Most of us are law abiding citizens who know right from wrong, but you might be surprised to hear about a few official no-nos around the United States. There are some absurd and archaic laws still on the books in some places that will make you scratch your head about our legal system. The US is known around the world as an excessively litigious society, but hopefully there aren’t too many people filing frivolous lawsuits for these kinds of offenses.
1. No Eating Dead Frogs in California
To be more specific, if a frog happens to croak during a jumping competition, you can’t make a meal of its corpse no matter how tempting its muscular frog legs are. It makes one wonder how much competitive amphibian consumption was going on in the state that warranted the time and effort required to make this a law? It stems from the old gold mining town of Angel Camp which has proudly hosted a Frog Jumping Jubilee for over 80 years. The legislators are just looking out for Kermit.
2. No Dwarf Tossing in Florida
Owners of bars and nightclubs in the Sunshine State can be fined up to $1000 if they promote any kind of dwarf tossing contest. This one made the law books as recently as 1989. It’s kind of sad that these things have to be specified, but it was a popular entertainment fad back in the day. It’s even sadder that state legislator Ritch Workman actually tried to have this law repealed in 2011. “I’m on a quest to seek and destroy unnecessary burdens on the freedom and liberties of people,” he said to the Palm Beach Post. “This is an example of Big Brother government.” Well, somebody has to look out for the little people.
3. No Eating Humans in Idaho
Got the munchies? Don’t think about snacking on your neighbor in Boise or you can be imprisoned for up to 14 years (is that all?). There is, however, a caveat to allow it under extreme life-threatening conditions (like running out of potatoes, maybe). We don’t have a problem with this law, per se. Prohibiting cannibalism seems like a reasonable decree, so kudos to Idaho for taking a stand in 1990. What concerns us is that there is no official law against consuming human flesh in the other 49 states.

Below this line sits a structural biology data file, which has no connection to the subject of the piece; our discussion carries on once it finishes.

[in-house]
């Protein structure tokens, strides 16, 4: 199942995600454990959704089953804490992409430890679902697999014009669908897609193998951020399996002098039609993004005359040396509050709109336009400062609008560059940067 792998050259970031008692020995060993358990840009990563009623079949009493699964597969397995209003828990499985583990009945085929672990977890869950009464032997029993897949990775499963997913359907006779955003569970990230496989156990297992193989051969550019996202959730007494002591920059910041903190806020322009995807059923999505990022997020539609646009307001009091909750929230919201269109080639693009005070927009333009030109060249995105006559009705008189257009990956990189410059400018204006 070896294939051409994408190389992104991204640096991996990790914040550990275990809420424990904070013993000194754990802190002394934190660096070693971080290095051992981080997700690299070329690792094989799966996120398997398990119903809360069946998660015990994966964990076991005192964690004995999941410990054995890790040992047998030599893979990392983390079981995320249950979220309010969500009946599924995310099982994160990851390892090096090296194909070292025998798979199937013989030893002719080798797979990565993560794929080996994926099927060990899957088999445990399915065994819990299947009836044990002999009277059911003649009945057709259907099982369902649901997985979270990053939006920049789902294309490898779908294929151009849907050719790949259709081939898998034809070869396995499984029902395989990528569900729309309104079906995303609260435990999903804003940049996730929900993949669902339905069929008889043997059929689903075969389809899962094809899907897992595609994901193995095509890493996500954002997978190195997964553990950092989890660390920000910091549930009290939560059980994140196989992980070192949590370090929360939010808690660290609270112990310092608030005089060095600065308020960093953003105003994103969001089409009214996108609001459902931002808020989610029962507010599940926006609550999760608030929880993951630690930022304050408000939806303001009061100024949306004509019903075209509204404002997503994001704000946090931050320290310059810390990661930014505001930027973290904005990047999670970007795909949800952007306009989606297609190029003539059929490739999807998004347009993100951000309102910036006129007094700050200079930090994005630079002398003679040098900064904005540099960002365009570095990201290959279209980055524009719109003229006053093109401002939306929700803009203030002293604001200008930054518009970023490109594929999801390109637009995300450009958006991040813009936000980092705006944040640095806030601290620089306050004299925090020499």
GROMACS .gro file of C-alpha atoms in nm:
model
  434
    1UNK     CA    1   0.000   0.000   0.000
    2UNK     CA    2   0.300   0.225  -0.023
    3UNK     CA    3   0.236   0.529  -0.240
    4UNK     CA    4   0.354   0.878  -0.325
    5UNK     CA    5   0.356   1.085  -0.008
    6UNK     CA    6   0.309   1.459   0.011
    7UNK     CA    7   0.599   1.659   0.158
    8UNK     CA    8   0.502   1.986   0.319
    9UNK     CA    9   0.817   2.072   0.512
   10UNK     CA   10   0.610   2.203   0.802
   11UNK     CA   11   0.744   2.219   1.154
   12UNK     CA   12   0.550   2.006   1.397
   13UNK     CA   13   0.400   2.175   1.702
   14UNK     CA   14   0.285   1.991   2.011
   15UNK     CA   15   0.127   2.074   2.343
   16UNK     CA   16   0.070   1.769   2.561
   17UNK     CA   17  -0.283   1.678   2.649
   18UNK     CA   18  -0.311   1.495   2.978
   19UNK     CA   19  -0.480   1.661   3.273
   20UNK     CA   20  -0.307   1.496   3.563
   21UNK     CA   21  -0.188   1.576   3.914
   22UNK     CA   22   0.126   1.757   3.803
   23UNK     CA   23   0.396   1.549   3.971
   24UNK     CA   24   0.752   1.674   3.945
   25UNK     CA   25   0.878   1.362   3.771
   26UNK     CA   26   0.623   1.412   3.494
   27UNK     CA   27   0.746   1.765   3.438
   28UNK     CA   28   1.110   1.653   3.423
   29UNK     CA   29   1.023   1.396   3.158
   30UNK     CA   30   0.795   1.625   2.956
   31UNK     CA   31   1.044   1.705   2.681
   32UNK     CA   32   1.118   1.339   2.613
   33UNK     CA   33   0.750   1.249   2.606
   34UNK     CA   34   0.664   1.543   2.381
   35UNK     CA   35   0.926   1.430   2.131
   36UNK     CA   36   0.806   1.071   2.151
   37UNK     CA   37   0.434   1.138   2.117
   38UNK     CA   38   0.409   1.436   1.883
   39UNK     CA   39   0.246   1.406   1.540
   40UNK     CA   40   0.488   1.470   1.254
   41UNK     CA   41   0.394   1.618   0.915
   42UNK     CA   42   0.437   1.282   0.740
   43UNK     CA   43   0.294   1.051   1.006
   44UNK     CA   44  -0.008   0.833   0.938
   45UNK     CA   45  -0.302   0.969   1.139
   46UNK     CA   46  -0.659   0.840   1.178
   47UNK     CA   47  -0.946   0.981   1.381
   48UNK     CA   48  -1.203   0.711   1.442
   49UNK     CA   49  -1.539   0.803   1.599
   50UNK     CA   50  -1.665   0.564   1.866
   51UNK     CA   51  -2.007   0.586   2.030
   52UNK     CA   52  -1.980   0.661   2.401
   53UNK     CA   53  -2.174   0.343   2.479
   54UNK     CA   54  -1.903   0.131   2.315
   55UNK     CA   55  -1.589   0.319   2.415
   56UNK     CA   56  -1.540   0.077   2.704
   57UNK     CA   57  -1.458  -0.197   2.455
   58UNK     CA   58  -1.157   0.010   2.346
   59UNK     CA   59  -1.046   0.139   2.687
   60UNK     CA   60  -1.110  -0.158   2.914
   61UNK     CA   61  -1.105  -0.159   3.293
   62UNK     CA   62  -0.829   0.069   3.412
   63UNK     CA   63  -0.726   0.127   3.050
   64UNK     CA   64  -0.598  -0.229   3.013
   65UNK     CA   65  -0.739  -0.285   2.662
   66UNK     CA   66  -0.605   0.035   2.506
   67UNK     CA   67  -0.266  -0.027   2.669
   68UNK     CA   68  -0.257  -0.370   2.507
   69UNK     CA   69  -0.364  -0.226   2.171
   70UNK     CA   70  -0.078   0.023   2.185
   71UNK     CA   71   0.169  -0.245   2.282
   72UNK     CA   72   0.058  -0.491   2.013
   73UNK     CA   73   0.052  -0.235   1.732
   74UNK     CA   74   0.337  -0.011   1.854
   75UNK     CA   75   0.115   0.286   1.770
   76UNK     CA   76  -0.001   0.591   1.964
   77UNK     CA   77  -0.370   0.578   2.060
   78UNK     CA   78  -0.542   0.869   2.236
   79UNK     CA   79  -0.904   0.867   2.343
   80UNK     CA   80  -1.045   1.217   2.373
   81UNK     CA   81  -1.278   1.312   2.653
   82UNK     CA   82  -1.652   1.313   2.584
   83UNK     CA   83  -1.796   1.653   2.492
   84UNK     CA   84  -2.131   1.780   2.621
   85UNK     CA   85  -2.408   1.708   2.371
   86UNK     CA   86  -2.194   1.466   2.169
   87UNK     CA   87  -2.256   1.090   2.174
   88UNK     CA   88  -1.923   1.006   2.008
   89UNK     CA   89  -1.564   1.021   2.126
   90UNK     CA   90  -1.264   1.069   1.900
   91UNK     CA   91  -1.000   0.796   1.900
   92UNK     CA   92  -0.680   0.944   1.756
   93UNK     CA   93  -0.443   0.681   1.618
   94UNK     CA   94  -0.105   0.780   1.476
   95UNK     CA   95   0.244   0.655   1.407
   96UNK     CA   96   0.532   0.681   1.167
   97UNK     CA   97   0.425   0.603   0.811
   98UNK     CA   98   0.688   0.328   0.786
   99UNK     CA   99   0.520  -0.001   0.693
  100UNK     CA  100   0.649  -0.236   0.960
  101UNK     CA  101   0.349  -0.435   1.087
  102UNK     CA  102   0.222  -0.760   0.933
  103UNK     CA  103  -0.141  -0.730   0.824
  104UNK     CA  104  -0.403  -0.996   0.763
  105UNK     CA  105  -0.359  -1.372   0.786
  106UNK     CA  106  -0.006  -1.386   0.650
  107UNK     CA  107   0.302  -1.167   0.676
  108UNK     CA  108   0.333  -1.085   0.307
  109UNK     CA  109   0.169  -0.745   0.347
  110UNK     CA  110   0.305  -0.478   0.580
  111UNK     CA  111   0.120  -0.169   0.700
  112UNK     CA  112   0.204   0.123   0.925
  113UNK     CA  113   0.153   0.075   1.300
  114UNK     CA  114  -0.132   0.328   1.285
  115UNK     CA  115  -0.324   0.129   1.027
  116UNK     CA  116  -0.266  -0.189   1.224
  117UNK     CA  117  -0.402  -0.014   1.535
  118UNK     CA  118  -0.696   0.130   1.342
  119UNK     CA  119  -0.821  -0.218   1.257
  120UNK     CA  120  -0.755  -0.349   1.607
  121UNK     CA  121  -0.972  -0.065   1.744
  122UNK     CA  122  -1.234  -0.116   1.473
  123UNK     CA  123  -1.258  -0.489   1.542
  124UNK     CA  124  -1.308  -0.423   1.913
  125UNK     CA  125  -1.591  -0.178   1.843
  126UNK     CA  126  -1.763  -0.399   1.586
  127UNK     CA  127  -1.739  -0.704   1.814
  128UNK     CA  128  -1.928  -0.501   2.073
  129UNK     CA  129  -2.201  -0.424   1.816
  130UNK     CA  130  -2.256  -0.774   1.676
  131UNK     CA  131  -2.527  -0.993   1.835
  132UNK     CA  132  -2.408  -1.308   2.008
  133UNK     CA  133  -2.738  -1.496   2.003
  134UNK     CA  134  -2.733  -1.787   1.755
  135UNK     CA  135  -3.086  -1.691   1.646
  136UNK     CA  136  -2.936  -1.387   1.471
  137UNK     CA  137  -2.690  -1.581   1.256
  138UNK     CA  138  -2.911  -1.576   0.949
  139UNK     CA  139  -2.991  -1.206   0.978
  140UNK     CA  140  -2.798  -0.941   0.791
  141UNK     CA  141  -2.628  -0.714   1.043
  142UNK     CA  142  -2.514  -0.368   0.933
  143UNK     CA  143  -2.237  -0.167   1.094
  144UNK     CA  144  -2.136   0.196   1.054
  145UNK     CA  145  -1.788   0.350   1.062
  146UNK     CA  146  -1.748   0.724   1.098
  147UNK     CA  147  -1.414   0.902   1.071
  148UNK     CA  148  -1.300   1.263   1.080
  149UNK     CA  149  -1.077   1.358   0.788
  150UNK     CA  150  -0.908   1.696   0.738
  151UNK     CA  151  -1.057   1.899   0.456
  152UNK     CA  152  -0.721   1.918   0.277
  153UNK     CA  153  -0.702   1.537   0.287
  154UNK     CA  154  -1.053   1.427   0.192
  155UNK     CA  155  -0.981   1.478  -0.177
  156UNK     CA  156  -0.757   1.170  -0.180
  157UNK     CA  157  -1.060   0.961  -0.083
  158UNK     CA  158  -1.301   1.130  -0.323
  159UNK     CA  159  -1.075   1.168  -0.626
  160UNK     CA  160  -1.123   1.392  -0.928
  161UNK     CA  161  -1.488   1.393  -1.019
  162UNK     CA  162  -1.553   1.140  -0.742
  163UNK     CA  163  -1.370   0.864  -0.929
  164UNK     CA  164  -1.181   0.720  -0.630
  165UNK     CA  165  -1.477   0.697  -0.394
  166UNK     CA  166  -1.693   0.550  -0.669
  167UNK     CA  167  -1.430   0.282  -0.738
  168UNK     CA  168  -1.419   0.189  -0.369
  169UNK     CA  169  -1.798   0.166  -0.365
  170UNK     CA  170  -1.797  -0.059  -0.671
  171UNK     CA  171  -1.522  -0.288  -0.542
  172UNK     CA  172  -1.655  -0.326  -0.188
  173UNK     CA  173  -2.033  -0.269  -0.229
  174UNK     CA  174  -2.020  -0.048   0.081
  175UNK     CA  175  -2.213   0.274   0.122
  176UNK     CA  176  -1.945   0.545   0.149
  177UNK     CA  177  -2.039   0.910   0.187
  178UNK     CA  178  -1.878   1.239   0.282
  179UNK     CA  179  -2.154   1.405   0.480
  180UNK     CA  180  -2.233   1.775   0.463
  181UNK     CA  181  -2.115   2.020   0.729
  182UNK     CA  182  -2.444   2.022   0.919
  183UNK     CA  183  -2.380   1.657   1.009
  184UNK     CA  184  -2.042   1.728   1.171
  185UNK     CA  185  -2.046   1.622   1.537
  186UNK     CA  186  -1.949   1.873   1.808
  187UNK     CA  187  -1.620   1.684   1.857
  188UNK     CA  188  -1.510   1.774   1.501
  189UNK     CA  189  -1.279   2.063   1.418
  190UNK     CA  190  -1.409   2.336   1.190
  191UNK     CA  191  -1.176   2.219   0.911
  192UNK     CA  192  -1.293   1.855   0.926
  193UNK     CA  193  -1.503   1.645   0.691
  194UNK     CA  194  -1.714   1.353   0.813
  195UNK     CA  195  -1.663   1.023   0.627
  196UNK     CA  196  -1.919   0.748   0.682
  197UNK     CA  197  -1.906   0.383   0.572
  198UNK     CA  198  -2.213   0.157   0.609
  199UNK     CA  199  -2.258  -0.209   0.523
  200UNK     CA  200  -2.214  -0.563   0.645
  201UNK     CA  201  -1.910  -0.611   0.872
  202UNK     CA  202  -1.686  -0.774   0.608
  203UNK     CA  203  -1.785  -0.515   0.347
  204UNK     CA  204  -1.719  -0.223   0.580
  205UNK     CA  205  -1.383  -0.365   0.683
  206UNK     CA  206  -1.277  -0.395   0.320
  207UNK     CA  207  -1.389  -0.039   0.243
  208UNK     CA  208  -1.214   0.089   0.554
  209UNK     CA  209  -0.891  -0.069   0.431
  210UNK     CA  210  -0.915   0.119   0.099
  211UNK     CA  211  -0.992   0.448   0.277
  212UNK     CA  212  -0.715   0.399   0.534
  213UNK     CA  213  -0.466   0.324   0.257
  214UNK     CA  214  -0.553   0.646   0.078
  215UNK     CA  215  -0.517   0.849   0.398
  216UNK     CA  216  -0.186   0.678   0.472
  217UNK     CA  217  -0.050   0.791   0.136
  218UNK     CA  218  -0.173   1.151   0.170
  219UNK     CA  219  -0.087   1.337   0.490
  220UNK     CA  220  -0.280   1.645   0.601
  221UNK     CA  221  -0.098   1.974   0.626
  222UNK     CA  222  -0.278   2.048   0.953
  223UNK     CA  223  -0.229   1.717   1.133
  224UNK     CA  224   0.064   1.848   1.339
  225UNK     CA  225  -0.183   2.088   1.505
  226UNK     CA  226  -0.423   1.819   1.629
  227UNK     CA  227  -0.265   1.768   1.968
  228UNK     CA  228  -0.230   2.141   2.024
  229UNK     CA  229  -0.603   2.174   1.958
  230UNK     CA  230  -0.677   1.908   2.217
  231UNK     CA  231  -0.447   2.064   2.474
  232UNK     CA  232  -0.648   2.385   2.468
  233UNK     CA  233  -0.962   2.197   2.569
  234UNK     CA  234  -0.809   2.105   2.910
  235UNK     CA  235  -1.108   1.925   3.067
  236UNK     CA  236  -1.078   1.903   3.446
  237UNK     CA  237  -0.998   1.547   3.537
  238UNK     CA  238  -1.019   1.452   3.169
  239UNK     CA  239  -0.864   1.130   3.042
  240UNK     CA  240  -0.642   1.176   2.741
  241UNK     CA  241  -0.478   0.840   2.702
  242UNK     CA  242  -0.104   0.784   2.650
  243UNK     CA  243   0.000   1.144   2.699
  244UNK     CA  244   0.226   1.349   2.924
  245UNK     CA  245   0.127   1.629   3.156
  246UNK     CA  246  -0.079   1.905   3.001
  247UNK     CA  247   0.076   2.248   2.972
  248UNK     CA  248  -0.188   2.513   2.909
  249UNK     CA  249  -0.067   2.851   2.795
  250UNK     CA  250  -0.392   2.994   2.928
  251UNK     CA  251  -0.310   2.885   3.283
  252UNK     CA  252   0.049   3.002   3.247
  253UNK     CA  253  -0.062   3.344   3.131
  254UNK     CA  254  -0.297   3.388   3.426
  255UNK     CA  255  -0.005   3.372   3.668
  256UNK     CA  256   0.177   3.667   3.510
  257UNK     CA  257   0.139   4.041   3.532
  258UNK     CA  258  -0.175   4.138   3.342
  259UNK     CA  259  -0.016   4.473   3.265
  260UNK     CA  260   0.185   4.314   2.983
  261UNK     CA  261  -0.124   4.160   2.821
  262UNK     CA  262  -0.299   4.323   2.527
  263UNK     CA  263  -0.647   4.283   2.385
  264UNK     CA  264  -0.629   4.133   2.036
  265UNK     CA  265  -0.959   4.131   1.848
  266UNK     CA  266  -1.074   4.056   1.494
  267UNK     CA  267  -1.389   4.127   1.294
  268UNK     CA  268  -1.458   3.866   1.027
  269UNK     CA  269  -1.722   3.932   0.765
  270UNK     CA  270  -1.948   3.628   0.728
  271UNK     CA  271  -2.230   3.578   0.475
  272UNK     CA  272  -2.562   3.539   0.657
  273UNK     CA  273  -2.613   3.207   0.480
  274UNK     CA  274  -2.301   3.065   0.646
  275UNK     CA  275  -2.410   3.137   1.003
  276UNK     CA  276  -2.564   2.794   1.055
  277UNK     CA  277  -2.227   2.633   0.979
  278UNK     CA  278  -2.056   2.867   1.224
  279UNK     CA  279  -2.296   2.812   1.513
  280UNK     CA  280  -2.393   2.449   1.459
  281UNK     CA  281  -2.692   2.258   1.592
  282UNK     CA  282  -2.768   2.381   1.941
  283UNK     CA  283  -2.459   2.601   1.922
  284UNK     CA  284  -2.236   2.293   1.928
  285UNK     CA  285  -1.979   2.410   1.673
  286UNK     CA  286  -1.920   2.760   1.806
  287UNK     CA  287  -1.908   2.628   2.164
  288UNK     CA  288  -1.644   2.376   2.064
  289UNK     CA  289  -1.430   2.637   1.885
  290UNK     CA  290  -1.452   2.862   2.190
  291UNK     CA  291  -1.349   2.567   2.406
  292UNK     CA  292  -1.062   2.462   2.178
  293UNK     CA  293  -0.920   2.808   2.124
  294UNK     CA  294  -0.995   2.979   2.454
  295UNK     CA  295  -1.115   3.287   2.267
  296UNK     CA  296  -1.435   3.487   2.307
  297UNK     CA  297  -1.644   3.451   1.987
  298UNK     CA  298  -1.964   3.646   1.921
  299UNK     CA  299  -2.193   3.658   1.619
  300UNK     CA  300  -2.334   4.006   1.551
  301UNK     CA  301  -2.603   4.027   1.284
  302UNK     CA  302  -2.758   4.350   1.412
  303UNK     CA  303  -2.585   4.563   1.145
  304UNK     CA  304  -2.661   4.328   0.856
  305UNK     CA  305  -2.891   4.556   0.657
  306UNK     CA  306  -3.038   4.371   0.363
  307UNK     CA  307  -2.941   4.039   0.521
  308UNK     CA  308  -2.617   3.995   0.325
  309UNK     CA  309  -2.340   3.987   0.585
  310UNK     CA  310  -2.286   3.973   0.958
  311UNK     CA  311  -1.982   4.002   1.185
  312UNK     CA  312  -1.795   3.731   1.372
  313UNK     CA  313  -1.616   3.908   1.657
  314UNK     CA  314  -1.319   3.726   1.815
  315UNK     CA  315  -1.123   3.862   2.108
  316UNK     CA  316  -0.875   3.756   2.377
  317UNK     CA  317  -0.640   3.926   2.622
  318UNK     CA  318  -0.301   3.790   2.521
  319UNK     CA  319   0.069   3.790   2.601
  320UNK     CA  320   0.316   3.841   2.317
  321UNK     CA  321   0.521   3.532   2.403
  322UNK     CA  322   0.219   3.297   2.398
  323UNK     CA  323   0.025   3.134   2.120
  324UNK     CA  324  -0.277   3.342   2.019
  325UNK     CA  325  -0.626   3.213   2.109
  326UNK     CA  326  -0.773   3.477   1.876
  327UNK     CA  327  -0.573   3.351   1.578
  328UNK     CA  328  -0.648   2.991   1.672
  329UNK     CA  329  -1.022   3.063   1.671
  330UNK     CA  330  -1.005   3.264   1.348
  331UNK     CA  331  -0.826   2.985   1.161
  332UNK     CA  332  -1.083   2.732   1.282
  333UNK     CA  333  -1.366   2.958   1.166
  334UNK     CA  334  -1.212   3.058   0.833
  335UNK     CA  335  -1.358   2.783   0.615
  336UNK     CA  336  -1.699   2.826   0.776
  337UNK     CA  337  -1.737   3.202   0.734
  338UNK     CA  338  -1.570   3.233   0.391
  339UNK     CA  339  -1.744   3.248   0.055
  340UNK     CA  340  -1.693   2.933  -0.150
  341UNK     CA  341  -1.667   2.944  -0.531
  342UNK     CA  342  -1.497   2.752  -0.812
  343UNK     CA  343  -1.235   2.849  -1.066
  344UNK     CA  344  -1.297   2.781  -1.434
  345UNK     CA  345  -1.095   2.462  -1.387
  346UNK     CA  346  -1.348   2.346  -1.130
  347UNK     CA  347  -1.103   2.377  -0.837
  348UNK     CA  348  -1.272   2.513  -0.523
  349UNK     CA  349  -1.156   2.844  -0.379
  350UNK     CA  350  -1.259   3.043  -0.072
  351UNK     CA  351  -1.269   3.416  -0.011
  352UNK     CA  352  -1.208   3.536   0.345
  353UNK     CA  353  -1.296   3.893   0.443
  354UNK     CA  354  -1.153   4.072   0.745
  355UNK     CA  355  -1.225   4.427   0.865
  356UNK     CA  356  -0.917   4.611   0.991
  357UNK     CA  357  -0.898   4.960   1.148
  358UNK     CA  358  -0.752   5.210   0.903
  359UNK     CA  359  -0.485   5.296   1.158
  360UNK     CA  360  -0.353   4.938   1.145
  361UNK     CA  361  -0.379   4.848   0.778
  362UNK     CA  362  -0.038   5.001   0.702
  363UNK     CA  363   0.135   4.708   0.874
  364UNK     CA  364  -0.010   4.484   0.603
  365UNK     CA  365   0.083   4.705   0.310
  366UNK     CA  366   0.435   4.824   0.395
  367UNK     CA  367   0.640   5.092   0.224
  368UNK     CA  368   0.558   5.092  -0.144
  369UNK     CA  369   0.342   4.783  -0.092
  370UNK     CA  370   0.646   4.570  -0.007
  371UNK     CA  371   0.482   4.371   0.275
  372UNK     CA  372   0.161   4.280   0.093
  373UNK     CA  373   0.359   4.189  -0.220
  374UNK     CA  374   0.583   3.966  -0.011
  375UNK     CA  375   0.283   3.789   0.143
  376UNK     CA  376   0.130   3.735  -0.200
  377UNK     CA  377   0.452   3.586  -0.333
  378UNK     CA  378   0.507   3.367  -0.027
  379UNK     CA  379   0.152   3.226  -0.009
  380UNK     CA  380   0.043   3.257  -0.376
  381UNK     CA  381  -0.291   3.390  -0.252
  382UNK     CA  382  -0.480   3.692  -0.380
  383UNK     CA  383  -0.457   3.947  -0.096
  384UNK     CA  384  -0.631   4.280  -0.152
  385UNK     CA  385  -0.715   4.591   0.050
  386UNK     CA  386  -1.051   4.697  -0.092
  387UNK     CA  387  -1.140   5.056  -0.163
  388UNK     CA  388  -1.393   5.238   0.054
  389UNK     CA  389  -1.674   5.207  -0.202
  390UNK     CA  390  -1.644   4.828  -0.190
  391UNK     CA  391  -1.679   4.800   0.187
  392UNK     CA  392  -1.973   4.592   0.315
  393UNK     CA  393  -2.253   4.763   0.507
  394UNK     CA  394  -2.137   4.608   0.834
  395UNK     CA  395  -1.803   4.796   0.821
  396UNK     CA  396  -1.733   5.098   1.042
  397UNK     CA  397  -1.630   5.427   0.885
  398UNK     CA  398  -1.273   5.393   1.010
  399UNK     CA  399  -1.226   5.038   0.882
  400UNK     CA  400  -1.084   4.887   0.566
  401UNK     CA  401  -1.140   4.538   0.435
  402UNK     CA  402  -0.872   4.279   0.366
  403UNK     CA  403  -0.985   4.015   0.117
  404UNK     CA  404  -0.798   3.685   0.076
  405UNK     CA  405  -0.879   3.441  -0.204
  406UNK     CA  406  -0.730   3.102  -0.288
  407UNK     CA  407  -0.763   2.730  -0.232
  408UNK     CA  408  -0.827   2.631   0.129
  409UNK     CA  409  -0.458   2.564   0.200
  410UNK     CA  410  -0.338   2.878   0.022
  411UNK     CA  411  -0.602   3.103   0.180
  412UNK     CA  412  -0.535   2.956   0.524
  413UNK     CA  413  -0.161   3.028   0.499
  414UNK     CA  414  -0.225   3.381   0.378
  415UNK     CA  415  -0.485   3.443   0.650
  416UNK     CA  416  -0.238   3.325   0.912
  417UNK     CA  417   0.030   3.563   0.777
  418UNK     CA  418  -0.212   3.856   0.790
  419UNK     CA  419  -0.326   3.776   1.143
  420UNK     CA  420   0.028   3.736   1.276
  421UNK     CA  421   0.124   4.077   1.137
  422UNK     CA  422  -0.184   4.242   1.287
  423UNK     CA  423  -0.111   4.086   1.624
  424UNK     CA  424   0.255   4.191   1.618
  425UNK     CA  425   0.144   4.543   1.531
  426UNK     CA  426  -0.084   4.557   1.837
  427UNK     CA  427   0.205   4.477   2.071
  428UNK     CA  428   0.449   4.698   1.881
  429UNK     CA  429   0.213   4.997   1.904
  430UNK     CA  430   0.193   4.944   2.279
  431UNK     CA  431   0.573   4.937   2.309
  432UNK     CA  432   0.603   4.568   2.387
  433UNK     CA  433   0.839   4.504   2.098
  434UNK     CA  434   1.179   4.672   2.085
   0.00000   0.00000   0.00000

4. No Adultery in Michigan
We hope there weren’t a lot of Ashley Madison sign-ups in Kalamazoo, because cheating on your spouse is actually a felony there. Since 1929, Michigan residents can be sentenced to four years in prison plus a $5000 fine for stepping out on their spouse. In fact, the law goes on to specify that there be no hankie-pankie between a married woman and an unmarried man (oddly, the reverse isn’t itemized). It’s also a felony in Wisconsin and a crime in Illinois, Alabama, Minnesota and even New York. “Fornication” between unmarried folks is a Class 4 misdemeanor in Virginia. Granted, this is rarely prosecuted these days, but watch out as it is technically on the books.
5. No Funny Fake Mustaches in an Alabama Church
Attending a church service is no laughing matter in the state of Alabama, so leave that Groucho Marks ‘stache at home. Ditto for that Magnum P.I., Duck Dynasty or Fu Manchu falsie. It is actually a crime “to wear a fake mustache that causes laughter in church,” according to lawyers.com. It’s not something that is ever really enforced, but free speech activists have taken up an online petition to get this “infringement” off the books once and for all.
6. No Getting Drunk at a Bar in Alaska
Um, isn’t that kind of the point? To clarify, “a drunken person may not knowingly enter or remain on (the licensed) premises”. How do northern barkeeps stay in business with this law hanging over their patrons?
7. OMG, Only Believers Can Run for Office in Texas
You’d better believe in God if you want to run for public office in the Lone Star State, or at least claim to. There is no religious test or church-based qualification required, and you can’t be excluded from holding office for your religious sentiments. But you do have to “acknowledge the existence of a Supreme Being.” In other words, atheists need not apply.
8. No Cussing in Mississippi
To be specific, you’re not allowed to swear in front of two or more people in the State of Mississippi. If you happen to miss the paddleboat, keep that curse to yourself or you could spend 30 days in the slammer or be fined $100.
9. No Singing Off-key in North Carolina
You’d better not belt out a tune if you’re tone deaf here. Back in 1873, William Linkhaw was indicted for disturbing a Methodist congregation with his off-key caterwauling. He was actually found guilty, but later appealed. This rule is about disturbing the peace in general, and is more of a matter for the church to discipline than the state. However, the legal precedent is there, so sing at your own risk.
10. Keep Your Pants Up in Michigan
Plumbers and gangstas alike, watch your butts. Back in 2008, officers in Flint, Michigan started pulling people over for failing to pull up their sagging pants. Police Chief David Dicks made it his mission to clean up this sloppy fashion trend, and you don’t want to mess with Dicks. If you are caught wearing clothes that expose your skivvies, boxer shorts or bare bottom, you will be warned, then fined and ultimately thrown in jail for indecent exposure. What do you think of this controversial crackdown?